Molecular characterization of tomato-infecting geminiviruses in Central America
PCR products containing the common region and part of the Rep and CP genes of DNA-A were obtained (?1.4 kb) using degenerate geminiviral primer set PRepv1978/PCPc715. These fragments were cloned and sequenced (Table 3). Seven different tomato-infecting begomoviruses were identified in tomatoes growing in Central America. Four of these were new viruses: Tomato severe leaf curl virus (ToSLCV), Tomato golden mottle virus (ToGMoV), Tomato mild mottle virus (ToMiMoV) and Tomato yellow mottle virus (ToYMoV); and three had been previously characterized: Pepper golden mosaic virus (PepGMV) Tomato mosaic Havana virus (ToMHV) and Tomato leaf curl Sinaloa virus (ToLCSinV). Based on the obtained sequences, specific primers were designed and used to amplify full-length clones of DNA-A for ToGMoV and ToSLCV (Table 3). Specific primers were also used to amplify a full-length clone of the DNA-B of ToGMoV. No DNA-B was ever identified for this for ToSLCV and it always exited in mixed infections with another bipartite begomovirus (data not shown). DNA-A of ToSLCV was also isolated in 1997 from cucumber growing near Sanarate, Guatemala (AF131735).
The primer set PPHYVVv/PPHYVVc specific for PHYVV was used to examine tomato samples collected from Guatemala. Sequence analysis of the PCR-amplified 700-bp DNA fragment showed 97% nucleotide identity to PHYVV. This proved the existence of PHYVV in Guatemala.
Sequences of the eight different tomato-infecting geminiviruses detected in Central America in this study were analyzed together with twelve previously identified, whitefly-transmitted geminiviruses. The relationships among the 20 whitefly-transmitted geminiviruses were based on 805 nucleotides of the N-terminus of the Rep gene. Sequence analysis showed that the eight identified viruses are from different species. A phylogenetic tree (DNAMAN software) indicated (Fig. 1) that ToYMoV and ToGMoV are not related and they are not closely related to any of the identified geminiviruses. ToLCSinV is in the same cluster as Potato yellow mosaic Trinidad virus (PYMTriV), ToMiMoV grouped with Tomato rugose mosaic virus (ToRMV). ToSLCV is most closely related to Squash leaf curl virus (SLCV). Using the Phylogenetic tree (Fig. 1) we can put the eight detected begomovirus in Central America in six different groups. Group one has ToYMoV. Group two has PYMTriV, ToLCSinV, and ToMHV. Group three has PHYVV. Group four has ToRMV, Potato yellow mosaic virus (PYMV) and ToMiMoV. Group five has ToGMoV. Group six has ToSLCV, SLCV and PepGMV.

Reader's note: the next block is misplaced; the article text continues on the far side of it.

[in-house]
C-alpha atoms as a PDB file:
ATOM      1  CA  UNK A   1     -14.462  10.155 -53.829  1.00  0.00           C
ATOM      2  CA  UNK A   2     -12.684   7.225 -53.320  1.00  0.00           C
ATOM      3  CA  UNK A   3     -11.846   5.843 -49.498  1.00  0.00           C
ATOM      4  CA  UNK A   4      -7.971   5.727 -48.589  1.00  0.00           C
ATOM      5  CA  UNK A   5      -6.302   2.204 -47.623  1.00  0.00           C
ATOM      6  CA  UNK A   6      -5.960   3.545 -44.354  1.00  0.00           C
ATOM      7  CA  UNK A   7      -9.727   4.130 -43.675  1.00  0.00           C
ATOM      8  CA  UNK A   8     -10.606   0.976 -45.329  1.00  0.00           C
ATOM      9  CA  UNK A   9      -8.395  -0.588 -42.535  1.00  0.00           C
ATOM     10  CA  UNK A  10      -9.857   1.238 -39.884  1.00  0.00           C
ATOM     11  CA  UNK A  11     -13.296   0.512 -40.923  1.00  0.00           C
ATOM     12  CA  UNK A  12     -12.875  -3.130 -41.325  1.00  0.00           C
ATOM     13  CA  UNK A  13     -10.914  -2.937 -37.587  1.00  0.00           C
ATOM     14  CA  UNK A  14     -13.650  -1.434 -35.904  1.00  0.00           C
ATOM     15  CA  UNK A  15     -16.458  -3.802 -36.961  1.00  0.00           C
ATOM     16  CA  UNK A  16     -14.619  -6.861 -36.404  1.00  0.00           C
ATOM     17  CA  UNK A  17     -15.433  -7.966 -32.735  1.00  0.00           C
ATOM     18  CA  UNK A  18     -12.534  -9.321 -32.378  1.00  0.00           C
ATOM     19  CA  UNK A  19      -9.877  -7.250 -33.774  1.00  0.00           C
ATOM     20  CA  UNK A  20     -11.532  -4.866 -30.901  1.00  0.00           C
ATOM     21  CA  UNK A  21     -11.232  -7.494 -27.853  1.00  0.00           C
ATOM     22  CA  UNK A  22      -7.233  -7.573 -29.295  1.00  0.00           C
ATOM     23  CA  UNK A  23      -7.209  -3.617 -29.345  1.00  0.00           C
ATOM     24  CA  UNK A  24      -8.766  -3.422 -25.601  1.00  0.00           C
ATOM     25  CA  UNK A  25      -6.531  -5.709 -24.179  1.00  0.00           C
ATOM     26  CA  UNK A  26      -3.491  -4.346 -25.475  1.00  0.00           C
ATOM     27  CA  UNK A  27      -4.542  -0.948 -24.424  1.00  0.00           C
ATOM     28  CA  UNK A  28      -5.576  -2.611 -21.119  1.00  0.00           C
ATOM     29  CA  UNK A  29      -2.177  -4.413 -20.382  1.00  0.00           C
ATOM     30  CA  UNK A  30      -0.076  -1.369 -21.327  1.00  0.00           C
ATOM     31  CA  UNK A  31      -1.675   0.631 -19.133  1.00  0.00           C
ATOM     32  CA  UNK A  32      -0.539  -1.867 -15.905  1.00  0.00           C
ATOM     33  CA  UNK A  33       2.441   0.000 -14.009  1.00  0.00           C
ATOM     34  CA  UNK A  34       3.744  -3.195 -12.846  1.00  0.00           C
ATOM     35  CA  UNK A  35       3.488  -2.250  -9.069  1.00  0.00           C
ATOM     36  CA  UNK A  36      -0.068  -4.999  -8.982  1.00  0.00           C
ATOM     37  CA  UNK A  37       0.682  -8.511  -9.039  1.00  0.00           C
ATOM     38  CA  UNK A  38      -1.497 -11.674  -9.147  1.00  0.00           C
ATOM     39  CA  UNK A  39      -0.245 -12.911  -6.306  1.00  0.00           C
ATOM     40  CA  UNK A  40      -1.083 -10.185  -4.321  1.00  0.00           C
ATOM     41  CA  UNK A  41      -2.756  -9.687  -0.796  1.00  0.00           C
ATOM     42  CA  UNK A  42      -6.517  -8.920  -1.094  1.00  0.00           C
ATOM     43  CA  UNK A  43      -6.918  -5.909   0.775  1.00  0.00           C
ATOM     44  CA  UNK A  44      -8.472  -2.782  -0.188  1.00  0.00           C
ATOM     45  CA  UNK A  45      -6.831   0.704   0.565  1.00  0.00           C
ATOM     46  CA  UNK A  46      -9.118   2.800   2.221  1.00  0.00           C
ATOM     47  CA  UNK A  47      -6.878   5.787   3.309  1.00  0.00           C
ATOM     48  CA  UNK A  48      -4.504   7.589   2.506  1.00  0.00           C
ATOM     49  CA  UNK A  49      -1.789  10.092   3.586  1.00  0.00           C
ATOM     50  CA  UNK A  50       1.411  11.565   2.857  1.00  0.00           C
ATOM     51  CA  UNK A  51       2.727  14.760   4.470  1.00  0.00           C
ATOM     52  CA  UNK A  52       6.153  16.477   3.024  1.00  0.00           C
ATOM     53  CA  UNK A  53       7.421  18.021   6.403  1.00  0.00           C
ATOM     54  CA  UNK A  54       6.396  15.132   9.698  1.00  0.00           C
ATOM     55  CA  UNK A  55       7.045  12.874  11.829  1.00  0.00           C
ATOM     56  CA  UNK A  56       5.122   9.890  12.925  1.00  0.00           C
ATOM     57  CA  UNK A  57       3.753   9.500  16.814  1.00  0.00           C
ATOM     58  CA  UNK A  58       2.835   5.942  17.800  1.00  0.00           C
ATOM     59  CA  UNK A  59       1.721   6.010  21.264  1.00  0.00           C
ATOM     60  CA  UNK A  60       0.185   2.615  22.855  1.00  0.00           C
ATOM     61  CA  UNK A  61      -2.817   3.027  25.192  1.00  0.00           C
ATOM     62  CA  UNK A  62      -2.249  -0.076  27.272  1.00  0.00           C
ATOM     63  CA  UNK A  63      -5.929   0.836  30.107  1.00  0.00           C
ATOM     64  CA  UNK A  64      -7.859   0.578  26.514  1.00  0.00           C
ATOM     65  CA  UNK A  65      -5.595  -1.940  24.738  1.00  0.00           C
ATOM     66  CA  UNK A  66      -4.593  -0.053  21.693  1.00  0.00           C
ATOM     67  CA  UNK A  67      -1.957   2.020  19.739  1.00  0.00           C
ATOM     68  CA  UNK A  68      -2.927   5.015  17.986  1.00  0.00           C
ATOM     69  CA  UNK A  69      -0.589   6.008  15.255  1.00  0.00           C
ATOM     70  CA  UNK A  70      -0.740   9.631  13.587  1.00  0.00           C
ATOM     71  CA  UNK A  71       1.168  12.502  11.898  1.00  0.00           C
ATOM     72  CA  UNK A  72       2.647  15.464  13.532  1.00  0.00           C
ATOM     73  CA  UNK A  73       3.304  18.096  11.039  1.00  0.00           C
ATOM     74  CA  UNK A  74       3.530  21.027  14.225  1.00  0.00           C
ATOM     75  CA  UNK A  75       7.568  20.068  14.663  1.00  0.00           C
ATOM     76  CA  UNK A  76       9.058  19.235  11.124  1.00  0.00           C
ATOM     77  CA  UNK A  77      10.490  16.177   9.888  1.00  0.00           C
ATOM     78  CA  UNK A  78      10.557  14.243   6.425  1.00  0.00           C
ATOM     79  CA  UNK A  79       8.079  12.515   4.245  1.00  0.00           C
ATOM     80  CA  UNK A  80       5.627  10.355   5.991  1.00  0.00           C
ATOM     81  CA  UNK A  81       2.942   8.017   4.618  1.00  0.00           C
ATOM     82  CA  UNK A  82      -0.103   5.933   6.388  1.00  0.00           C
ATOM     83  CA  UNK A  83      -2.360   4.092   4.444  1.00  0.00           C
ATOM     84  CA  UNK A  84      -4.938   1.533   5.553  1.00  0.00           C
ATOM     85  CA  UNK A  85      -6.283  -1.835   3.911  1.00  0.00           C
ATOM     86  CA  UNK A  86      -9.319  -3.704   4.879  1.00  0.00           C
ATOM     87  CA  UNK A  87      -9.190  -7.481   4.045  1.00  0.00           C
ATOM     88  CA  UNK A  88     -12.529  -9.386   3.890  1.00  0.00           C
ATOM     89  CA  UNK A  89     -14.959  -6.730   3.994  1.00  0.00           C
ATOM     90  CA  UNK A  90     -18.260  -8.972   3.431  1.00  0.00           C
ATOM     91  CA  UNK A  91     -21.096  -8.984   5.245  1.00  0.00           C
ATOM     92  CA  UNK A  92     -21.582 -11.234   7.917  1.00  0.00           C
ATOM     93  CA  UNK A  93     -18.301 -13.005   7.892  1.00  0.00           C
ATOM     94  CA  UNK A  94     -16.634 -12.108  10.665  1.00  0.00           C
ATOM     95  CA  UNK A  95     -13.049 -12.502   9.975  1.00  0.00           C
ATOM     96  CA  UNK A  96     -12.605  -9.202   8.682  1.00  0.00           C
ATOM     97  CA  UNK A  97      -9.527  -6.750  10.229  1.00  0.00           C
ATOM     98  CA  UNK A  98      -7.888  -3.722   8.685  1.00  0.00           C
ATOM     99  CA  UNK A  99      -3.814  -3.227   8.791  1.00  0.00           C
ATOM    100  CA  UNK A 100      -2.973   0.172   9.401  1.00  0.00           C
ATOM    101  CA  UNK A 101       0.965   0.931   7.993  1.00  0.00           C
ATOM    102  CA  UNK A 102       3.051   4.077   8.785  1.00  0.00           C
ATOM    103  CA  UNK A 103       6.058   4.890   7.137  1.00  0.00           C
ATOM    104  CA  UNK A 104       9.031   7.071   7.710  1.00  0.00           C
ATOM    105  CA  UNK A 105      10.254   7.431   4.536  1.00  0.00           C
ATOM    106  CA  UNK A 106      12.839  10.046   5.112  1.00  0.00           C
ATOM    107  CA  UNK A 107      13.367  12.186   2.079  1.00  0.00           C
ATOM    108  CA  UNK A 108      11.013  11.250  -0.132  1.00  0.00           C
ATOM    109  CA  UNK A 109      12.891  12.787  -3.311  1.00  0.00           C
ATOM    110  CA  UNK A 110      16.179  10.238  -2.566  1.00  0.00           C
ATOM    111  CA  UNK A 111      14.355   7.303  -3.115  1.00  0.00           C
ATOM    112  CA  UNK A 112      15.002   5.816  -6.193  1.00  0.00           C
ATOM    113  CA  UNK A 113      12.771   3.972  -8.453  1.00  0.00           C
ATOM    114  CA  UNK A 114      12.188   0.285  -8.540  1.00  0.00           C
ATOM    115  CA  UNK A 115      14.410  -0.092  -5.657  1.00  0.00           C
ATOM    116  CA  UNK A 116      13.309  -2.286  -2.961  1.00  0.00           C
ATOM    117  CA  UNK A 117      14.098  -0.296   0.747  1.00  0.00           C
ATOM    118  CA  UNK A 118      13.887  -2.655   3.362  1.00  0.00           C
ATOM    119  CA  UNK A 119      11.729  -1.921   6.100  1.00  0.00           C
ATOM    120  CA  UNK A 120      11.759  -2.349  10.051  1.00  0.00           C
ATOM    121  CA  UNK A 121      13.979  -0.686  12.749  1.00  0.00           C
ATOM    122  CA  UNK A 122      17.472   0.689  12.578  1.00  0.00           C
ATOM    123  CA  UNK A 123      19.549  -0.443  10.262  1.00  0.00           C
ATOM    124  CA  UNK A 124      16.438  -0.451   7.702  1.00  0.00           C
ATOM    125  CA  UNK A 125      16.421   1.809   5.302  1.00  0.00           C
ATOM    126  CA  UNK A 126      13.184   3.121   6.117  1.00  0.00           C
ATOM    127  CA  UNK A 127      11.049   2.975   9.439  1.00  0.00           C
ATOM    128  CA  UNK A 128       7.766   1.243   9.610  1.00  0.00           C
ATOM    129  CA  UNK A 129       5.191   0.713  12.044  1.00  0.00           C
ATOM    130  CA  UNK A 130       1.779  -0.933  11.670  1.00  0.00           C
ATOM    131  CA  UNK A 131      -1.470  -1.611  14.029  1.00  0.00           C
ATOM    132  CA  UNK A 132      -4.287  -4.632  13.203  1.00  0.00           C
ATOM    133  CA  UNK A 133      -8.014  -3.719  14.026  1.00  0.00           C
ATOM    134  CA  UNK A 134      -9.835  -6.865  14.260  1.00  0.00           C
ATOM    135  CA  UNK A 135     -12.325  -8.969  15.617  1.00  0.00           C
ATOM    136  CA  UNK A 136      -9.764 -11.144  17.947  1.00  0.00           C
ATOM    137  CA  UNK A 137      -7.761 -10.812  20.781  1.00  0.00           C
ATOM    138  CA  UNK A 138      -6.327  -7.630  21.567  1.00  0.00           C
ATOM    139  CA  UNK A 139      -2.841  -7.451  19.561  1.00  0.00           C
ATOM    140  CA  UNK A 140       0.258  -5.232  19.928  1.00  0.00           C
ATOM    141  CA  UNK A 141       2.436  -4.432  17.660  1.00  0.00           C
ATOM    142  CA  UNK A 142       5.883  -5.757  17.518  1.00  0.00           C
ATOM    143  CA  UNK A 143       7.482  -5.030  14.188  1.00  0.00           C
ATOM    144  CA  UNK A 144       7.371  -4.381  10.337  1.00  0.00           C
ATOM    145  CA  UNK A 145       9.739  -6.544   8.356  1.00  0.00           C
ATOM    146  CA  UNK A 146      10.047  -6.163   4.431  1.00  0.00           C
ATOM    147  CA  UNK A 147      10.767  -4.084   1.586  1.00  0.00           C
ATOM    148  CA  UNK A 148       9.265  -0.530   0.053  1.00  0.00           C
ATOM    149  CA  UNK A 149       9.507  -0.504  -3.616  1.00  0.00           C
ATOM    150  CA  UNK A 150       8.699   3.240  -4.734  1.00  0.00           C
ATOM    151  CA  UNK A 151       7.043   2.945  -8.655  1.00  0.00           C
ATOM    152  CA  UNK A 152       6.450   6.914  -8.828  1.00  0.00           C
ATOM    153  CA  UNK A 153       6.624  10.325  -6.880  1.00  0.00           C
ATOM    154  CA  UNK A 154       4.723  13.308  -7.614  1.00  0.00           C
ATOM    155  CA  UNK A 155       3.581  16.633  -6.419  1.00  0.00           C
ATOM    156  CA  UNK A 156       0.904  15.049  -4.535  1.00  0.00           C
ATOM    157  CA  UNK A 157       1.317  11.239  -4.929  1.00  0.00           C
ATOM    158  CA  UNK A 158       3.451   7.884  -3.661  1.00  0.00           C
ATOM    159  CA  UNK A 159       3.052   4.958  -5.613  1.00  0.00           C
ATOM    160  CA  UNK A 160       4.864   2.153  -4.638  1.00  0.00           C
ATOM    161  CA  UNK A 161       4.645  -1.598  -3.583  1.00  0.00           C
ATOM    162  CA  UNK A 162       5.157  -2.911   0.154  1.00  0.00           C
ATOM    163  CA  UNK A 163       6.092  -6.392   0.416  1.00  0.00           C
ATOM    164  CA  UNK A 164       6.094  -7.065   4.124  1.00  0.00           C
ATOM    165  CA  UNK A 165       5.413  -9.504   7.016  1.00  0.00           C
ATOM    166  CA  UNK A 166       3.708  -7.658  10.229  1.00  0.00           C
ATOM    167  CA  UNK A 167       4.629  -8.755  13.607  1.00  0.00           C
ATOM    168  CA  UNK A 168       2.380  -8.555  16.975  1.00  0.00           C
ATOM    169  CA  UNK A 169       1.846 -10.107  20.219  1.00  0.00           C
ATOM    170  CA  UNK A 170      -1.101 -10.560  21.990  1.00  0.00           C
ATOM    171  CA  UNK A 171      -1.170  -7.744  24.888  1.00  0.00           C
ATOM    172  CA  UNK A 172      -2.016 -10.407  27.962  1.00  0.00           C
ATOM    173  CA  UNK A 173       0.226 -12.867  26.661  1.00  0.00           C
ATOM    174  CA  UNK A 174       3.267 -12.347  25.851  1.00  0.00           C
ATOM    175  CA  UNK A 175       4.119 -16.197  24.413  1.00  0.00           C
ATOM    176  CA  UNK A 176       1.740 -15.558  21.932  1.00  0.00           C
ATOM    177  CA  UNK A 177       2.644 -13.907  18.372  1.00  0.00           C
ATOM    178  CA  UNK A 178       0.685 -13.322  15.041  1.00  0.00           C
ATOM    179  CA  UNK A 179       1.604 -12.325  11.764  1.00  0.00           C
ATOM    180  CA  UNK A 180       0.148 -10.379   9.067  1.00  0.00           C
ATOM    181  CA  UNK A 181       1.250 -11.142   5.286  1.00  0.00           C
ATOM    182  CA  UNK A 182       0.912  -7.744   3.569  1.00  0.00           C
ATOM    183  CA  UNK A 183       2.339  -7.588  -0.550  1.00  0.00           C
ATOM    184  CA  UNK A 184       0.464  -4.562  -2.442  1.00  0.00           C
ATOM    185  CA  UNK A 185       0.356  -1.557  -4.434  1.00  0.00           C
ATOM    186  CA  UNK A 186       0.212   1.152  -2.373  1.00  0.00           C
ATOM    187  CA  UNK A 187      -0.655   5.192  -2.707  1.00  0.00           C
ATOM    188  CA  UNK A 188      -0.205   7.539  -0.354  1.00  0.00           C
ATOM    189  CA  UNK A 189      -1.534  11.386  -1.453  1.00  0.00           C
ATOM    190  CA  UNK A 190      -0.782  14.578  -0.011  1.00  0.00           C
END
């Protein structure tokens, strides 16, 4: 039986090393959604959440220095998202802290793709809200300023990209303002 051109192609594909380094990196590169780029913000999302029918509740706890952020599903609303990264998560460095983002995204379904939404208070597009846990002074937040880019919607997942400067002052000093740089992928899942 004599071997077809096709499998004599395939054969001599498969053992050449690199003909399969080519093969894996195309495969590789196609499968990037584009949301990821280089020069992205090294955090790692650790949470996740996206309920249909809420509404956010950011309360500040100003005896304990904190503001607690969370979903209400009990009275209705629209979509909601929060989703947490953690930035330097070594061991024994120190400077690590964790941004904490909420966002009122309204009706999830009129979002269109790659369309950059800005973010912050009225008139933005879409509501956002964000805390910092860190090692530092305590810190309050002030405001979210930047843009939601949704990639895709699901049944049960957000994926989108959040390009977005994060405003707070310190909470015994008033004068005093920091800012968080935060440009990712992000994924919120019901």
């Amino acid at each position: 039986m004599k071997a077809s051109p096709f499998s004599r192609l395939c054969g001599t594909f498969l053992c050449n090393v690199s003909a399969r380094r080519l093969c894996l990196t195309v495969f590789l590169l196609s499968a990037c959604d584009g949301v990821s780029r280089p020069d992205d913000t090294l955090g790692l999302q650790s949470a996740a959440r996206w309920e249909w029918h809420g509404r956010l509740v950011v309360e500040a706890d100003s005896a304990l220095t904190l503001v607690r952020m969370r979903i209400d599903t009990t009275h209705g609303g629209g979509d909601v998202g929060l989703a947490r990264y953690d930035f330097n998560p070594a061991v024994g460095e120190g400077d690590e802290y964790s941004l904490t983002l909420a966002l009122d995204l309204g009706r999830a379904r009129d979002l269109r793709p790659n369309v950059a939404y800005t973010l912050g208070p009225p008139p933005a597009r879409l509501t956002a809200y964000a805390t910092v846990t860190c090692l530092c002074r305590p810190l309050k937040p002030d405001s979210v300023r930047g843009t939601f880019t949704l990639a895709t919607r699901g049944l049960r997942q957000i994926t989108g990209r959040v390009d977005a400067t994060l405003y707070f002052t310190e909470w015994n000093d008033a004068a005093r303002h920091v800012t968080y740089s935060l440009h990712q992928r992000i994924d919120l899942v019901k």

Evaluation of PCR primer pairs designed for detection of begomoviruses using cloned DNAs as the target DNAs
The begomovirus-specific PCR primer pairs developed for each of the seven isolated viruses produced the expected fragments of ca. 400 bp. The specific primers designed for PHYVV amplified the expected 700-bp fragment. All primer pairs amplify only their respective viral DNAs. The specificity of the primer pair for each virus was obtained by adjusting the annealing temperature for each set of primers (Table 1).

Evaluation of hybridization probes designed for detection of begomoviral DNAs with cloned DNAs and plant extracts
The PCR primer pairs (Table 2) designed to amplify specific DNA probes from cloned viral DNAs gave the expected sizes, which ranged from 120 to 700 bp. All probes were specific to their respective viral targets and did not give hybridization signals with symptomless tomatoes or from the other twelve different cloned viral DNAs (seven characterized tomato viruses from this study plus the five standard viruses from different phylogenetic clusters). The general probe gave strong signals with all five different cloned, full-length viral DNAs from different clusters of begomoviruses (BDMV, BGMV, BGYMV, BCaMV and TYLCV) and did not react with the healthy tomato extract.

Field survey of tomato plants collected in Central America